Before I explored Orient Heights’ business district, I checked out Constitution Beach.
Getting there required crossing the Blue Line MBTA tracks via this suitably blue-lined overpass.
Walking up the overpass, I felt as if I was on a footbridge rollercoaster.
According to this, the overpass was opened and named for Anthony and Dee Dee Marmo in September 2001 (no conspiracy theories, please!)
One but can’t help but notice its electric blue curves.
And on the other side of Marmo Overpass, it’s the beach!
It was pretty deserted on an unseasonably chilly Friday in early May.
Although I would’ve liked to have seen more activity, I have to admit I appreciated the solitude.
At the beach’s south end sits a residential neighborhood that juts out east towards the coastal suburb of Winthrop.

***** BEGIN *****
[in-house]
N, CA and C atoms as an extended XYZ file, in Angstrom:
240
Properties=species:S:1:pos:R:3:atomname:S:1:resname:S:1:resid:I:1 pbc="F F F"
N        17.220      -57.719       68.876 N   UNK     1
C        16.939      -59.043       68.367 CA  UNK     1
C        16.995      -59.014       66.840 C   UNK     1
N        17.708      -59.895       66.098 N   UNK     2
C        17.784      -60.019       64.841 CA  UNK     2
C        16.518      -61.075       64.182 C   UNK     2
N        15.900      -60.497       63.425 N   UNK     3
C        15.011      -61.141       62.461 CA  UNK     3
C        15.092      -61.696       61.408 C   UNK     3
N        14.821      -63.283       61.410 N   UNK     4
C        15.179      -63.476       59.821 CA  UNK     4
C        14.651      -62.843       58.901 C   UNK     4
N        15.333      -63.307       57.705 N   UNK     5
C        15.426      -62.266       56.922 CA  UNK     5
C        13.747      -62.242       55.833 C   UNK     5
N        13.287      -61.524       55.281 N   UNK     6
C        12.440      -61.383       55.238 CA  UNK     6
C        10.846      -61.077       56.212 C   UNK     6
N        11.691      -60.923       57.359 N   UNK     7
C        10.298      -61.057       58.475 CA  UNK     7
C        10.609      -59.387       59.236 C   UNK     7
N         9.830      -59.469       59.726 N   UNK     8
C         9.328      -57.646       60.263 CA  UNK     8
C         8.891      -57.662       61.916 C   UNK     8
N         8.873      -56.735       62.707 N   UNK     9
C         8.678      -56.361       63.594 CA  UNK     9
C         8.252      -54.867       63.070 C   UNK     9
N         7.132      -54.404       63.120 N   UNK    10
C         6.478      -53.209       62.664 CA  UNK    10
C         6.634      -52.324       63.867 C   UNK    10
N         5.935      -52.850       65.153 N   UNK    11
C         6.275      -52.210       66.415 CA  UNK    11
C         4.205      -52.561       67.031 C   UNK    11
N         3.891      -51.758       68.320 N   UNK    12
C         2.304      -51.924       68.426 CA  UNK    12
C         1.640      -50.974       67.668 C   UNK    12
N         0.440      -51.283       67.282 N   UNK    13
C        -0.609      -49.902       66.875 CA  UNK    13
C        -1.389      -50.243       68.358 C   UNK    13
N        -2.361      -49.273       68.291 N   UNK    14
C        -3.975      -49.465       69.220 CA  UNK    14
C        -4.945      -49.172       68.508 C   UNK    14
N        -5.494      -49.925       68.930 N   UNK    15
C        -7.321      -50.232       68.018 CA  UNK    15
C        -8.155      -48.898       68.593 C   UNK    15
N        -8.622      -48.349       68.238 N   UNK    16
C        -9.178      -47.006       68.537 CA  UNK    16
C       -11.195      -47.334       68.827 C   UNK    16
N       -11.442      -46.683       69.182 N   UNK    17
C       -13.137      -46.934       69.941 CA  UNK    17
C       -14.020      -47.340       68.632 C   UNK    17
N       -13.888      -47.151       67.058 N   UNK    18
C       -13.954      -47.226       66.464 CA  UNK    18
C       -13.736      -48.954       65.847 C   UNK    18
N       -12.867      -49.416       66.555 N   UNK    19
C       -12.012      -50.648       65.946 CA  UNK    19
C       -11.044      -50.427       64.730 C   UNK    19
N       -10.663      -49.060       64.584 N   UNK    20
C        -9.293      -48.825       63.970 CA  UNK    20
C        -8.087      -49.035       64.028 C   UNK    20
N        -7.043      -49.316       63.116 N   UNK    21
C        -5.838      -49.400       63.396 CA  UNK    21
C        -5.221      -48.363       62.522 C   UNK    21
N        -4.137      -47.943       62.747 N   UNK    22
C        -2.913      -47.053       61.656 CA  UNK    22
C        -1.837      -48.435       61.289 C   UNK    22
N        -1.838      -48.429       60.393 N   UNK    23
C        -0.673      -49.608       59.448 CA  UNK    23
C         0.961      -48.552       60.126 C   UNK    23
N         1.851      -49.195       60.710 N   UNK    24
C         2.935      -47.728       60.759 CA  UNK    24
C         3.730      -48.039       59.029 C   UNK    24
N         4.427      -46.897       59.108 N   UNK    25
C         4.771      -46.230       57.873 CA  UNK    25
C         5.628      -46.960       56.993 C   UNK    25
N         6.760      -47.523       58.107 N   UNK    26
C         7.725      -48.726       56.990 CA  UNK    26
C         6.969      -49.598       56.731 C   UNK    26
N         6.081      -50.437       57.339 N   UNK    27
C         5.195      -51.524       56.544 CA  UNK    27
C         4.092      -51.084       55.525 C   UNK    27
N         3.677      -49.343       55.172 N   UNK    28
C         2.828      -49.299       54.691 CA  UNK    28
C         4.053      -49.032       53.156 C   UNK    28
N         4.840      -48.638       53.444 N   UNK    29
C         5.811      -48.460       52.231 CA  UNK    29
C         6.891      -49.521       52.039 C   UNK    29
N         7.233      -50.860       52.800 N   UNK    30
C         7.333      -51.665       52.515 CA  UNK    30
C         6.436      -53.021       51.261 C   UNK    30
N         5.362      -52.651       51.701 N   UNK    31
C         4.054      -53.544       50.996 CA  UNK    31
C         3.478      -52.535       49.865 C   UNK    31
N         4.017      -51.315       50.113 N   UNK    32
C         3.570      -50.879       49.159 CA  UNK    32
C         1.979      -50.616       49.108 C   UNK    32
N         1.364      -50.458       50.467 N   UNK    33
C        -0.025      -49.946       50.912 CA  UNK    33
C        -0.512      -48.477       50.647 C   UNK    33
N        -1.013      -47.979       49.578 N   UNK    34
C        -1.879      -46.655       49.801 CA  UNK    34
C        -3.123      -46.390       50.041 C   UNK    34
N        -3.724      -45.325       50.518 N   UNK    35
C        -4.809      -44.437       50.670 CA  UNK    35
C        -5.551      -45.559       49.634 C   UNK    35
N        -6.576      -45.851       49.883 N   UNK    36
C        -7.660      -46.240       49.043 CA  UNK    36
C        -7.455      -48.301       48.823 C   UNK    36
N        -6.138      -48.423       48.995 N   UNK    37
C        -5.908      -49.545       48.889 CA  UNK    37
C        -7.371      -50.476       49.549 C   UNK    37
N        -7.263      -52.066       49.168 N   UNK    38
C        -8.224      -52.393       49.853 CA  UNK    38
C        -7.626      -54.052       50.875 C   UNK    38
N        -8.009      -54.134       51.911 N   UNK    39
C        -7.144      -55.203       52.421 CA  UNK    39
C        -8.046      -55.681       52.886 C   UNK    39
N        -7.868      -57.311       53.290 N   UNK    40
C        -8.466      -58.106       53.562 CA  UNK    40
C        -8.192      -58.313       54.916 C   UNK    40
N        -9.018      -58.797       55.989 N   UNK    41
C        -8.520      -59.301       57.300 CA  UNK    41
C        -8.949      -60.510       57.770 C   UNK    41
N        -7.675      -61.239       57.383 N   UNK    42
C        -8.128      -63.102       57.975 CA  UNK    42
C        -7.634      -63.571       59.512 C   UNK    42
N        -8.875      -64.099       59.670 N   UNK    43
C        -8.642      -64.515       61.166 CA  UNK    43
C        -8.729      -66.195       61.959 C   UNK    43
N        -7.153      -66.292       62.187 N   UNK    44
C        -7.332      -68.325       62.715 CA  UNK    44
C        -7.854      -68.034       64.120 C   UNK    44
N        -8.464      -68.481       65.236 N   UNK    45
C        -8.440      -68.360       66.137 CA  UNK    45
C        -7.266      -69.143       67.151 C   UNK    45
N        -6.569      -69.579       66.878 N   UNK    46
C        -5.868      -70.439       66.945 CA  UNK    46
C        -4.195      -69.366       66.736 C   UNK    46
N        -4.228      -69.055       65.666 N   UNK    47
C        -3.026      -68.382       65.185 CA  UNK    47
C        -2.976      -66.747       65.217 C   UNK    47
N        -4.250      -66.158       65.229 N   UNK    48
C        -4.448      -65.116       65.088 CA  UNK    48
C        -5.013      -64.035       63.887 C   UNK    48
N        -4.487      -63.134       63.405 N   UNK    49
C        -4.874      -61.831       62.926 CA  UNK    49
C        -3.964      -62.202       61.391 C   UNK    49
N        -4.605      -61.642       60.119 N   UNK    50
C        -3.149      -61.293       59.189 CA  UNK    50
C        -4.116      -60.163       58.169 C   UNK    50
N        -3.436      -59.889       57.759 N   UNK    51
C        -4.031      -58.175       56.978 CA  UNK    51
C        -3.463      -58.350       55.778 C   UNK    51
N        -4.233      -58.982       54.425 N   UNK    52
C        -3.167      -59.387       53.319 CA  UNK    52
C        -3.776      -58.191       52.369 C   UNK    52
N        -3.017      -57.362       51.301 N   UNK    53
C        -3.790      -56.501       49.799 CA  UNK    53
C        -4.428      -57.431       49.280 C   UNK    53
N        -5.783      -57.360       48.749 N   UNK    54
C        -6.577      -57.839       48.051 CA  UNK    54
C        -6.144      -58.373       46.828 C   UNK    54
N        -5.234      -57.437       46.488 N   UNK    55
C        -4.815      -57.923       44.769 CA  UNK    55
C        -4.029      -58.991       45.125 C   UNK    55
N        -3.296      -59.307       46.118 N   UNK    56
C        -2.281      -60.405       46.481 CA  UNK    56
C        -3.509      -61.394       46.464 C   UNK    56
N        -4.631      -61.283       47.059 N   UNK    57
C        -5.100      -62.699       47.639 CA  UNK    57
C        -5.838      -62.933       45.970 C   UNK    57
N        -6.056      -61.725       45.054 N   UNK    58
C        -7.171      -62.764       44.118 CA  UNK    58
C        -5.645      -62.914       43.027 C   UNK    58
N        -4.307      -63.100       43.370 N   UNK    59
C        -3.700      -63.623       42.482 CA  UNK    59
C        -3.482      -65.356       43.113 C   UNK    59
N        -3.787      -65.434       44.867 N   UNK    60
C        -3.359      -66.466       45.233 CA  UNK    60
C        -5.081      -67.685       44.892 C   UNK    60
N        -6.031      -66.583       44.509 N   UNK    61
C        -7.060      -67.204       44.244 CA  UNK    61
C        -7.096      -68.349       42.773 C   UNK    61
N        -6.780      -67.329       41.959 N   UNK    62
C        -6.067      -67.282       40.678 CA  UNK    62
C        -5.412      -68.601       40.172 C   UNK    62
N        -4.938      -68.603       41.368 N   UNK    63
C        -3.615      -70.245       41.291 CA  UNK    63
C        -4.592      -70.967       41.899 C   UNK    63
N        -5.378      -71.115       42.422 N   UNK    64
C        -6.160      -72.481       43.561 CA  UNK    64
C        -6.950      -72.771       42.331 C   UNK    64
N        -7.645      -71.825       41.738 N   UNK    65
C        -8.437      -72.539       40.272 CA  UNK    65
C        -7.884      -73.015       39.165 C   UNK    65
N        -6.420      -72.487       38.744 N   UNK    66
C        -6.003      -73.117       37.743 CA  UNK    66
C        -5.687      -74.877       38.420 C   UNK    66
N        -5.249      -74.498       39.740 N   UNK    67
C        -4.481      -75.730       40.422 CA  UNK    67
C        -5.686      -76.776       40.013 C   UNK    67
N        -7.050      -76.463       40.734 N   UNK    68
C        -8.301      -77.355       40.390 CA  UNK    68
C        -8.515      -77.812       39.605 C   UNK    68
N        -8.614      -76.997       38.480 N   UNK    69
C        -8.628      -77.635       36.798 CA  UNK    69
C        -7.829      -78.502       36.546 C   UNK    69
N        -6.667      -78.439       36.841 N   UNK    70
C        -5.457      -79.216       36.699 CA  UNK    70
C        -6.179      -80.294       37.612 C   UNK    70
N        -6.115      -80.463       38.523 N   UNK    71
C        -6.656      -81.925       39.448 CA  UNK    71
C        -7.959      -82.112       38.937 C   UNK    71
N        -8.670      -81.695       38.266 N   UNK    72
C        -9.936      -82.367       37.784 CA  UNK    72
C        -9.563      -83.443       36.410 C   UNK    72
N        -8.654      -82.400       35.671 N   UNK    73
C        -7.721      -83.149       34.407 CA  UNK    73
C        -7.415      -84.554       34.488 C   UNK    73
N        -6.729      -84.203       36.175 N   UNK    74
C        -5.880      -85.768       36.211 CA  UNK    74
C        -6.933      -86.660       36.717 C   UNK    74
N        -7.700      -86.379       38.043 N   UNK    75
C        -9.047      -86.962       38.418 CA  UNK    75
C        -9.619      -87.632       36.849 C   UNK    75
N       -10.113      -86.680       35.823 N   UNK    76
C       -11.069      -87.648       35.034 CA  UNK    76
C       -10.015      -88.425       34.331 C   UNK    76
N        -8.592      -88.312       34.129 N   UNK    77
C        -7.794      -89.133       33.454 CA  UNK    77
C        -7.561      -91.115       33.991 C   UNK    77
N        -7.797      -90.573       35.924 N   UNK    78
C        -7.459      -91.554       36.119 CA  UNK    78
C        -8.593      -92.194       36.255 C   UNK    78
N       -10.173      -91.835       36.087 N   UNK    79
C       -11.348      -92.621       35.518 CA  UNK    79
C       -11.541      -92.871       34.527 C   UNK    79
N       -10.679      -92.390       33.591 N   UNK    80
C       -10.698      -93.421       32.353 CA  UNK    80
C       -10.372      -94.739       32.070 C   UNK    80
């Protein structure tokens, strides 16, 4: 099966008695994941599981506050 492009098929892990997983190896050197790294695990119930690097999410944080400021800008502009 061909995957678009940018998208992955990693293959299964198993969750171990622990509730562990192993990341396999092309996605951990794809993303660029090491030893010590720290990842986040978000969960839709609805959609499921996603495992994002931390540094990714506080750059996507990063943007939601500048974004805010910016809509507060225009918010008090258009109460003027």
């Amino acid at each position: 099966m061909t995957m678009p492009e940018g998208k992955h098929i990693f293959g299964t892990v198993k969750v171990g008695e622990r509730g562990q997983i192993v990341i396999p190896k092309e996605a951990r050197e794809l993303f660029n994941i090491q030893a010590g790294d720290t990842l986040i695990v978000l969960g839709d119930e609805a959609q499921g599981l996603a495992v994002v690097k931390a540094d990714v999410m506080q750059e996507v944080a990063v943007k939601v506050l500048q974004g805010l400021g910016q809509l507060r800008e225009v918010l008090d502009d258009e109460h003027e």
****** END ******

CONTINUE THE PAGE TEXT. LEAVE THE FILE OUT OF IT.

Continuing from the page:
I must have arrived at or near low tide.
According to a municipal sign (not pictured), the beach is officially open from Memorial Day to Labor Day, so I was only weeks away from enjoying a hot dog from Selma’s Kitchen or a cup of Richie’s Italian Ice.
Looking south towards Porrazzo Skating Rink and beyond that, the familiar sight of Logan Airport Tower. In my last post, I mentioned I haven’t had a reason to return to Orient Heights (I live on practically the opposite end of Boston), but if I ever find myself out that way again, I’ll revisit Constitution Beach (that is, if it’s not too cold and windy.)